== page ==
12 FAM 380


(CT:DS-349;   02-23-2021)
(Office of Origin:  DS/PSP/DEAV)


12 FAM 381.1  Scope

(CT:DS-349;   02-23-2021)

This subchapter covers the Department’s armored vehicle program, which provides protection for Department personnel and their dependents, foreign dignitaries, chiefs of mission (COMs), principal officers (POs), and others as needed from the threat of terrorism, war, and civil disturbance.

12 FAM 381.2  Authority

(CT:DS-349;   02-23-2021)

The Omnibus Diplomatic Security and Antiterrorism Act of 1986 (Public Law 99-399) as codified at 22 U.S.C. 4802.


(CT:DS-349;   02-23-2021)

a. The minimum level of protection provided by the Department is Level C (see 12 FAH-6 H-522.6).  These standards ensure the Department has a reasonable number of armored vehicle assets for enhanced levels of protection for employees, their dependents, and foreign dignitaries during periods of increased threat, instability, or evacuation.

b. When possible, the Department will ensure each armored vehicle meets Department of Transportation (DOT), Federal Motor Vehicle Safety (FMVS), and Original Equipment Manufacturer (OEM) standards.  Where armoring may adversely impact these standards, the Department, through its relationships with armoring vendors, makes the necessary adjustments to brake, suspension, and safety systems to align these modified vehicles to the DOT, FMVS, and OEM standards as closely as possible.


(CT:DS-349;   02-23-2021)

a. DS is responsible for coordinating the armored vehicle program and developing standards.  Direct any questions pertaining to this program to the Defensive Equipment and Armored Vehicle Division (DS/PSP/DEAV).  DS/PSP/DEAV serves as the overall coordination point and program manager for armored vehicles and related issues, and the liaison for various Federal agencies, the Overseas Security Policy Board (OSPB), and posts.  DS/PSP/DEAV provides annual budget estimates to DS for those platforms and DS-provided armoring systems, along with required funding estimates for the International Cooperative Administrative Support Services (ICASS).

b. DS has program responsibility to purchase life-cycle replacement armored vehicles for the COM or PO.  The five-year replacement cycle starts when the vehicle departs DS/PSP/DEAV for shipment to post.  The five-year replacement cycle is not associated with the year of manufacture.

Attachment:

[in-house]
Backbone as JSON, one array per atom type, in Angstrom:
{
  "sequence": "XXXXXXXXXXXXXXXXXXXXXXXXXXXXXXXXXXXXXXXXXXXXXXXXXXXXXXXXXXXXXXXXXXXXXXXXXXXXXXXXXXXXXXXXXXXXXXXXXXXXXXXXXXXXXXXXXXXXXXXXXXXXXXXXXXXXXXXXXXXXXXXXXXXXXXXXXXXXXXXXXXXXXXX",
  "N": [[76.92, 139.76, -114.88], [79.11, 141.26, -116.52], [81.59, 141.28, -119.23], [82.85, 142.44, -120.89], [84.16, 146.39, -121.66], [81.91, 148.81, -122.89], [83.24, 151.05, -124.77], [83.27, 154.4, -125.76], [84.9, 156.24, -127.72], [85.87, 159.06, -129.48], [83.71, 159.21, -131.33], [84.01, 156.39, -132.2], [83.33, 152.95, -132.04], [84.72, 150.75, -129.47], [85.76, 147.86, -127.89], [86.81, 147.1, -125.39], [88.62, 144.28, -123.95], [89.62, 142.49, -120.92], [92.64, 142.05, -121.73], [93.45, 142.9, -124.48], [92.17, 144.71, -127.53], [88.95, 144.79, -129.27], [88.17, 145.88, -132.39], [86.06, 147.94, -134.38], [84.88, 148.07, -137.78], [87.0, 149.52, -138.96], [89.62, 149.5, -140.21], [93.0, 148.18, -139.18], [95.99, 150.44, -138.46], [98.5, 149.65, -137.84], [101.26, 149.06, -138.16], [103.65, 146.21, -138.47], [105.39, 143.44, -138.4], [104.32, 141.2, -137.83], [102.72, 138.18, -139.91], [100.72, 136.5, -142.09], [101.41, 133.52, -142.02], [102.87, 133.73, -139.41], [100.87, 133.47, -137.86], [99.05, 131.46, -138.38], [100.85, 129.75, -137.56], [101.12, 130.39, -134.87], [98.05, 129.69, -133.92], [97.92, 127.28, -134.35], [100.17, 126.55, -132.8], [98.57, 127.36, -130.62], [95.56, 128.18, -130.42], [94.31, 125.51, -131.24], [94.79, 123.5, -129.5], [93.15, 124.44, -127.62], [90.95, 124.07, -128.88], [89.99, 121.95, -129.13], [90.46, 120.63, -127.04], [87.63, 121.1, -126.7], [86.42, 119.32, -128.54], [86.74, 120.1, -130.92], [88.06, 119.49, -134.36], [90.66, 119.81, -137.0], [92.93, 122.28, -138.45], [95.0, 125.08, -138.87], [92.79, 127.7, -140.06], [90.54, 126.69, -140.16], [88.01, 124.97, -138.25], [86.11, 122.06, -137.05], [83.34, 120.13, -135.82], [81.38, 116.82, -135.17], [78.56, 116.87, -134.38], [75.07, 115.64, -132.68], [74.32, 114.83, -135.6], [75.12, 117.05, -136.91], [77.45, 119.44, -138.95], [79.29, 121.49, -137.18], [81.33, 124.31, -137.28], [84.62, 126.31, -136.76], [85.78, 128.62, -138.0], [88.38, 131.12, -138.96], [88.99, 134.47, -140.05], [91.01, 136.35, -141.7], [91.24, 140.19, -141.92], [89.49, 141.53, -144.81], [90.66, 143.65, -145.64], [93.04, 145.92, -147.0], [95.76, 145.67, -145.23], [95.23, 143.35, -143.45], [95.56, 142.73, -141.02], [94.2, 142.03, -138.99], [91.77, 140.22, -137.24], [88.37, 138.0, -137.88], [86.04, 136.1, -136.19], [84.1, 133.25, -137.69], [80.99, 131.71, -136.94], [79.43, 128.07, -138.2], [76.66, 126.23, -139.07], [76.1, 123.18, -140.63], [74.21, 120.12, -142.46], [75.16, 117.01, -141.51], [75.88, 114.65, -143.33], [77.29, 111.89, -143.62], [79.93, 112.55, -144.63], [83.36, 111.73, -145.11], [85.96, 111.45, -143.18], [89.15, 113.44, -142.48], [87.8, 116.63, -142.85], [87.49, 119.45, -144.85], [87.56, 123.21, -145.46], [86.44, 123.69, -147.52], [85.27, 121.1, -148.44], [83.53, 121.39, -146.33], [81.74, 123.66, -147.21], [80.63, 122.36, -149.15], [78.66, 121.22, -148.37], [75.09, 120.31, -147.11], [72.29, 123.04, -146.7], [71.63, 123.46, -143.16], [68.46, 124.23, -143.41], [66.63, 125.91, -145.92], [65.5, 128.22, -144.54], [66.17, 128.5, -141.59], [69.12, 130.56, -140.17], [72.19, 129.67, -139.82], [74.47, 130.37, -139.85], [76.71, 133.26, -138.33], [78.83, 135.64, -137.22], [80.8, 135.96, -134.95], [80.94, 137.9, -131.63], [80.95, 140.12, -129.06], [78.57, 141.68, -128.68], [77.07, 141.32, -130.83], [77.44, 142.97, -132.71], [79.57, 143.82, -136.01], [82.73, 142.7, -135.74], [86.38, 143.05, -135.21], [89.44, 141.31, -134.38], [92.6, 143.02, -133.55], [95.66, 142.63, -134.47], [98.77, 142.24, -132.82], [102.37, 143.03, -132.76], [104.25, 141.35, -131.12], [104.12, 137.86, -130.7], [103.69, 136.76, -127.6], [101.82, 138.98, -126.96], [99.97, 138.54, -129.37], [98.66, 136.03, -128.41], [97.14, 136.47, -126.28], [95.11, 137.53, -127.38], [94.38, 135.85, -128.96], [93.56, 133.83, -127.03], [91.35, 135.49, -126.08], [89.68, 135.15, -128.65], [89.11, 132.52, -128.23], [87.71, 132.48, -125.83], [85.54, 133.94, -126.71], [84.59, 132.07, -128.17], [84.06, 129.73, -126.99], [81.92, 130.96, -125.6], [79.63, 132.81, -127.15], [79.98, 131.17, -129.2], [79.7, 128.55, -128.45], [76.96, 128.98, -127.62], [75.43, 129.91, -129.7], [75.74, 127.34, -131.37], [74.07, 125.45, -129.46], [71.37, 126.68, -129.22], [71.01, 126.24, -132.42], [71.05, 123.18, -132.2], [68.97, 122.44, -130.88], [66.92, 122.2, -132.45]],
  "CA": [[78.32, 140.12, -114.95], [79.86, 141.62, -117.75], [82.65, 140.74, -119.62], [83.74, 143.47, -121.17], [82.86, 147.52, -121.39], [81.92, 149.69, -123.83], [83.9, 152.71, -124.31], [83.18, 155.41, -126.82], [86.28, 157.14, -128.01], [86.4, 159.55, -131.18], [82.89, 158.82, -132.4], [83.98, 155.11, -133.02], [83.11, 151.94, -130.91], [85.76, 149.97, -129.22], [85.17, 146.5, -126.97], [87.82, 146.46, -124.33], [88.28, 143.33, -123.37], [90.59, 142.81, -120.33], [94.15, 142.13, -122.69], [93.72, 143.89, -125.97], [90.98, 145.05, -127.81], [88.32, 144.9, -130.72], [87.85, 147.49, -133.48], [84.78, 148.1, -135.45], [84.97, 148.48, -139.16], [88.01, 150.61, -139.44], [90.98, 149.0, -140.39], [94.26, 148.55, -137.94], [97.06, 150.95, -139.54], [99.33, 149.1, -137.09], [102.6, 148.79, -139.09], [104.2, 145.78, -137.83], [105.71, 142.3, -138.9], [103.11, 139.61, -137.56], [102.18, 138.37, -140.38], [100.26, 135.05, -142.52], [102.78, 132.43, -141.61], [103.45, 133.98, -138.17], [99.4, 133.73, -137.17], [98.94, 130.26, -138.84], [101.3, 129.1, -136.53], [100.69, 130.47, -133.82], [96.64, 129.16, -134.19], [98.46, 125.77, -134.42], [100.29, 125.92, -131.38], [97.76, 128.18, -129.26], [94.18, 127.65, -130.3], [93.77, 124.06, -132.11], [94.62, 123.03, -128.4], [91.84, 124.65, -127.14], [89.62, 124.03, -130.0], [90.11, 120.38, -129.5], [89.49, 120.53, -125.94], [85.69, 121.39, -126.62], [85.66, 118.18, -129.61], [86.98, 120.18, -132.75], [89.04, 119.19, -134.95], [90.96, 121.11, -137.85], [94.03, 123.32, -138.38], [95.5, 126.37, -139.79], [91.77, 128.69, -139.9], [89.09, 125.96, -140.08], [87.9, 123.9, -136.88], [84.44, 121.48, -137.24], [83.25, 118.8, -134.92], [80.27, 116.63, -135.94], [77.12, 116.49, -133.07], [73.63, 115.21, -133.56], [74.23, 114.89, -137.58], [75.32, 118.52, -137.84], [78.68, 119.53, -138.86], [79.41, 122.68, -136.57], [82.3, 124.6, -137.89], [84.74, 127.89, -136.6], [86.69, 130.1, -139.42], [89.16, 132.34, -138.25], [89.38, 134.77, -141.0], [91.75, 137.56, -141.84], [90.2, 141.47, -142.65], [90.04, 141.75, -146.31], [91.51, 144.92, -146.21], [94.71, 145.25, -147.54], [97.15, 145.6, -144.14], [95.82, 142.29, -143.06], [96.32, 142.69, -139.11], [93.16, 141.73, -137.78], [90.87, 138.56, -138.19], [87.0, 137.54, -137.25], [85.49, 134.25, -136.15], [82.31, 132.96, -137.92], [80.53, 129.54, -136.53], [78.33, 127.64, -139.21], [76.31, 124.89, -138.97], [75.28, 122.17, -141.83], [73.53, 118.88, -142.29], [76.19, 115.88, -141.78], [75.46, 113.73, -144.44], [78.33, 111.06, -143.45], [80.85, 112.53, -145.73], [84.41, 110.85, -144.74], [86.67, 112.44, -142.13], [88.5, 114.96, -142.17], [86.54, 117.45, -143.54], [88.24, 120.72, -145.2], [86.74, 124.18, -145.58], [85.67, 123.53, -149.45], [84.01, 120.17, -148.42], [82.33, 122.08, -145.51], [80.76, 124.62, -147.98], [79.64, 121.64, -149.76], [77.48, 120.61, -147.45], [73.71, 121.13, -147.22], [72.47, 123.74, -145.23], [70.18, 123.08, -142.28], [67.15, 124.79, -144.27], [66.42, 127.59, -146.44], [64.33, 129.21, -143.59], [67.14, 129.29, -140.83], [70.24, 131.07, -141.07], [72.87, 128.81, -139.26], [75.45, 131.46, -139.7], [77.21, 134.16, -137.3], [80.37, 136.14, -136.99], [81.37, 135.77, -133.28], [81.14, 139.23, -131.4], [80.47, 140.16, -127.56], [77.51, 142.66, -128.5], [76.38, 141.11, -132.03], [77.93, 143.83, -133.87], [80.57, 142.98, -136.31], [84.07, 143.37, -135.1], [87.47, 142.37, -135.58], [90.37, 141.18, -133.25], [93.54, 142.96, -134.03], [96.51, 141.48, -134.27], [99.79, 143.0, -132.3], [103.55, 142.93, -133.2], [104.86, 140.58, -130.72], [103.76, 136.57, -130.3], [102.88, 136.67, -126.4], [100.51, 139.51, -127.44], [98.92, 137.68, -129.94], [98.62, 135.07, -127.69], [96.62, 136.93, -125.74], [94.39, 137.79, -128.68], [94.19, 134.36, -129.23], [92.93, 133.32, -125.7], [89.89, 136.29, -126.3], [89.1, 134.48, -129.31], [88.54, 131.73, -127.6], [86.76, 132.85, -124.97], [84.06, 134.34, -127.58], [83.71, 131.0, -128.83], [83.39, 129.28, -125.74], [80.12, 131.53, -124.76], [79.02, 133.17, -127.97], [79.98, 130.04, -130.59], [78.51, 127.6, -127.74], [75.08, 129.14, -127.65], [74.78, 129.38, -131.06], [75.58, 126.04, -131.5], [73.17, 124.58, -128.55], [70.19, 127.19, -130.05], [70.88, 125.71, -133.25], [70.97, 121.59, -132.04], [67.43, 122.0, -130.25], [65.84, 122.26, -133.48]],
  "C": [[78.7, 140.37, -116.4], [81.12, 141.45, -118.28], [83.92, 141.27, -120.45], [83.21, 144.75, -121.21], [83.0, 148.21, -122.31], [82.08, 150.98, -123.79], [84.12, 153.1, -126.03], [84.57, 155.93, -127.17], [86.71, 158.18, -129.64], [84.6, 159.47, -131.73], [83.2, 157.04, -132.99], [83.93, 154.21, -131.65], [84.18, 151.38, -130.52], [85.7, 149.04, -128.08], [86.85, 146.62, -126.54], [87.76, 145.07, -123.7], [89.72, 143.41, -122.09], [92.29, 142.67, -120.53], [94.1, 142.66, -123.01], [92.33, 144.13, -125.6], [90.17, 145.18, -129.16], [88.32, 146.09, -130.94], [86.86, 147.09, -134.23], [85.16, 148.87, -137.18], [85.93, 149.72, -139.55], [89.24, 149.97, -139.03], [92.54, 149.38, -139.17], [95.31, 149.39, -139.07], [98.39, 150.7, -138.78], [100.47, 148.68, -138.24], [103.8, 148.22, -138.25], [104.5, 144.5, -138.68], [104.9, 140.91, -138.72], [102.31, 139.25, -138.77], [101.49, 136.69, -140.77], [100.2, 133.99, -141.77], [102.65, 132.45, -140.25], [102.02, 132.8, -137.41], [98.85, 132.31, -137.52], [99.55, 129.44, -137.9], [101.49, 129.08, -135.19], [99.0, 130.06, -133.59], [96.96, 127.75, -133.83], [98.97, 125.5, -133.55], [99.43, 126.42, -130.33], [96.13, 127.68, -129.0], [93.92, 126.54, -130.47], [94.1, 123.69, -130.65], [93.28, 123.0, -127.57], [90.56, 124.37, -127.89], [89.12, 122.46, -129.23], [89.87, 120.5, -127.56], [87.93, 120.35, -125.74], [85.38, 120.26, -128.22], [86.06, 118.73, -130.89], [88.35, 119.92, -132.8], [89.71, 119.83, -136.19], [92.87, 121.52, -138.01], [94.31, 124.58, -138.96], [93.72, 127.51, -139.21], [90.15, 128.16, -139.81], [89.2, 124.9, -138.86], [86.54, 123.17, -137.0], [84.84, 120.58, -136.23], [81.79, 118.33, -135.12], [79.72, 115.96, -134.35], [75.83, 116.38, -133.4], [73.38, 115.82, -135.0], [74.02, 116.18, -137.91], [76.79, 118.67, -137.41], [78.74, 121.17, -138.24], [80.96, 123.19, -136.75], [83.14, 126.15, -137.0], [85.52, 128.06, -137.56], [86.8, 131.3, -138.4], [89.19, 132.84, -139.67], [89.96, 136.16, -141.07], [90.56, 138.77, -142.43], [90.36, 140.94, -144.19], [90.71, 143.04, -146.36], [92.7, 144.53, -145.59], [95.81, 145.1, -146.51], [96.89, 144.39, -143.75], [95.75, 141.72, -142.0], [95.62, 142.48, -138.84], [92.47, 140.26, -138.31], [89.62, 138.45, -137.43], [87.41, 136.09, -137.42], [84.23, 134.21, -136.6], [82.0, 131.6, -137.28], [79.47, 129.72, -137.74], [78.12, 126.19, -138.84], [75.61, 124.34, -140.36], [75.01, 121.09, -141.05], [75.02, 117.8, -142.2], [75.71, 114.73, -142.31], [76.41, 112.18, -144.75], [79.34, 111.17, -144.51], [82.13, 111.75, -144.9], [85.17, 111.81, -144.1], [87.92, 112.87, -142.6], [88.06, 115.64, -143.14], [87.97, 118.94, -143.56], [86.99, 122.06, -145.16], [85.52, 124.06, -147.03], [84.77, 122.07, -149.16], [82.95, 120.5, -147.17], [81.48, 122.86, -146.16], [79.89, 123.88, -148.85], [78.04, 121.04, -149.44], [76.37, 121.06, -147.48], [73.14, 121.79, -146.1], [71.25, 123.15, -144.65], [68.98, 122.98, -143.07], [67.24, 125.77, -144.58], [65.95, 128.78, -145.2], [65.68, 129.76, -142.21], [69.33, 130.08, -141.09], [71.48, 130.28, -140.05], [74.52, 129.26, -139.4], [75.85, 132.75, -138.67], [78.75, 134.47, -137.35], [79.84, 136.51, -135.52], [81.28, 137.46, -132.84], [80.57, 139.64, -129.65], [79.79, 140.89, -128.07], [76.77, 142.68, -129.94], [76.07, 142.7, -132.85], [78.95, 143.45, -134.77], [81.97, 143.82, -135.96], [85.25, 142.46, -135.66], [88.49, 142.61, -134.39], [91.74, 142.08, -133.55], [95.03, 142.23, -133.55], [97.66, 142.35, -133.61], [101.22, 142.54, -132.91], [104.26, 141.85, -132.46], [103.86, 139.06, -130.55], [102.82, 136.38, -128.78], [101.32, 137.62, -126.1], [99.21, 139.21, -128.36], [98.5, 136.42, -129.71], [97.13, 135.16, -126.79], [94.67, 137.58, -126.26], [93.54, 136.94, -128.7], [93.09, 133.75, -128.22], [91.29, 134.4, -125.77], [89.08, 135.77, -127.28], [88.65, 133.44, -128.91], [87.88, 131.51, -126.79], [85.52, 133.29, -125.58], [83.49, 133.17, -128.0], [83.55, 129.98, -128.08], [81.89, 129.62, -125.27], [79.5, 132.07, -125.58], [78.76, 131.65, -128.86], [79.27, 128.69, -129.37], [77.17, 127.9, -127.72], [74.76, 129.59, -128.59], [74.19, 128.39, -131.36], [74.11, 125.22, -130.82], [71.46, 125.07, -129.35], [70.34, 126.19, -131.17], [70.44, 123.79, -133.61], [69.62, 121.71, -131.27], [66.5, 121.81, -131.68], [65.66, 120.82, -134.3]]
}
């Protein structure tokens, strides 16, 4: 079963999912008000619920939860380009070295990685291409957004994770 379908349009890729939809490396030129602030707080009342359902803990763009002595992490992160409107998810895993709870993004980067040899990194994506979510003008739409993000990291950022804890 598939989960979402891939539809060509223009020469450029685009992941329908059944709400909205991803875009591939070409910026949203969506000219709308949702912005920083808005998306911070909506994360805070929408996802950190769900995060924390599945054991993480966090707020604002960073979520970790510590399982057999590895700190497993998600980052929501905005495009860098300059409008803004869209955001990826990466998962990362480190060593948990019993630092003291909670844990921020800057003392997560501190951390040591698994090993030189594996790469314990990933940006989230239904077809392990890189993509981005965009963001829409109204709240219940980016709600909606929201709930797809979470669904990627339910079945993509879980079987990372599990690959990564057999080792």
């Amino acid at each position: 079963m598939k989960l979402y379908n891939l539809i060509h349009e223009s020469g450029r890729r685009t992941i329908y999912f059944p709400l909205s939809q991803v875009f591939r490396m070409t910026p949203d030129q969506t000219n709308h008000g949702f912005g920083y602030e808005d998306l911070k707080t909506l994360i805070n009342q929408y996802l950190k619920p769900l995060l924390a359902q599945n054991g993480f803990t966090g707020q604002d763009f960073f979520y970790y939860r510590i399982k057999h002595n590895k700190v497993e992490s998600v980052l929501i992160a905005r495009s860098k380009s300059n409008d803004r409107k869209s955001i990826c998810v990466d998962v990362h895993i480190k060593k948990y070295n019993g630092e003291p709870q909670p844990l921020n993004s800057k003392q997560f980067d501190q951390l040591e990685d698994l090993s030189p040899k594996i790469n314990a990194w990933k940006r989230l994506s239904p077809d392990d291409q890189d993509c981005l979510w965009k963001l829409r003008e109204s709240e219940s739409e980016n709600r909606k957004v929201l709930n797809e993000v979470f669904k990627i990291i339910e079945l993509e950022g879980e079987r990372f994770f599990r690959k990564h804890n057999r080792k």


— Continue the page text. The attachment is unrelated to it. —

c.  DS is responsible for purchasing armored vehicles for new COMs or POs at newly established posts.  Regional bureaus, in consultation with post’s regional security officer (RSO) and general services officer (GSO), must provide armored vehicle requirements to RSOs at posts, for new post openings or re-openings.

d. Once established, Regional bureaus, through International Cooperative Administrative Support Services (ICASS councils, are responsible for budgeting and funding armored vehicle base chassis purchases and shipment of shared motorpool armored vehicles.  DS is responsible for funding the application of armor to the base chassis.

e. The post Emergency Action Committee (EAC) must meet at least annually to discuss the armored vehicle program and its requirements (See 12 FAH-6 H-522.3).  Discussion topics should include:

(1)  Current and future threat levels,

(2)  Right sizing of armored vehicle assets;

(3)  Life cycle replacements;

(4)  Driver training requirements;

(5)  Maintenance;

(6)  Evacuation needs as per the Emergency Action Plan (EAP);

(7)  Disposal procedures; and

(8)  Inventory/accountability processes.

f.  EACs must determine future armored vehicle requirements, so that ICASS councils, program offices, and OSPB partners have sufficient time to budget for appropriate base chassis purchases (See 12 FAH-6 522.3).  Posts must document their annual EAC meeting in the RSO Security Management Console (SMC) no later than 1 October annually.


(CT:DS-349;   02-23-2021)

a. The vehicle make, type, and model assigned to any post must align with the vehicle assignment policy of the federal agency using the vehicle.

b. All assignments of other agency armored vehicles must include consultation and coordination between the agency and the EAC.  In the event of a disagreement between the EAC and an individual agency, the parties must forward the dispute to the COM for resolution.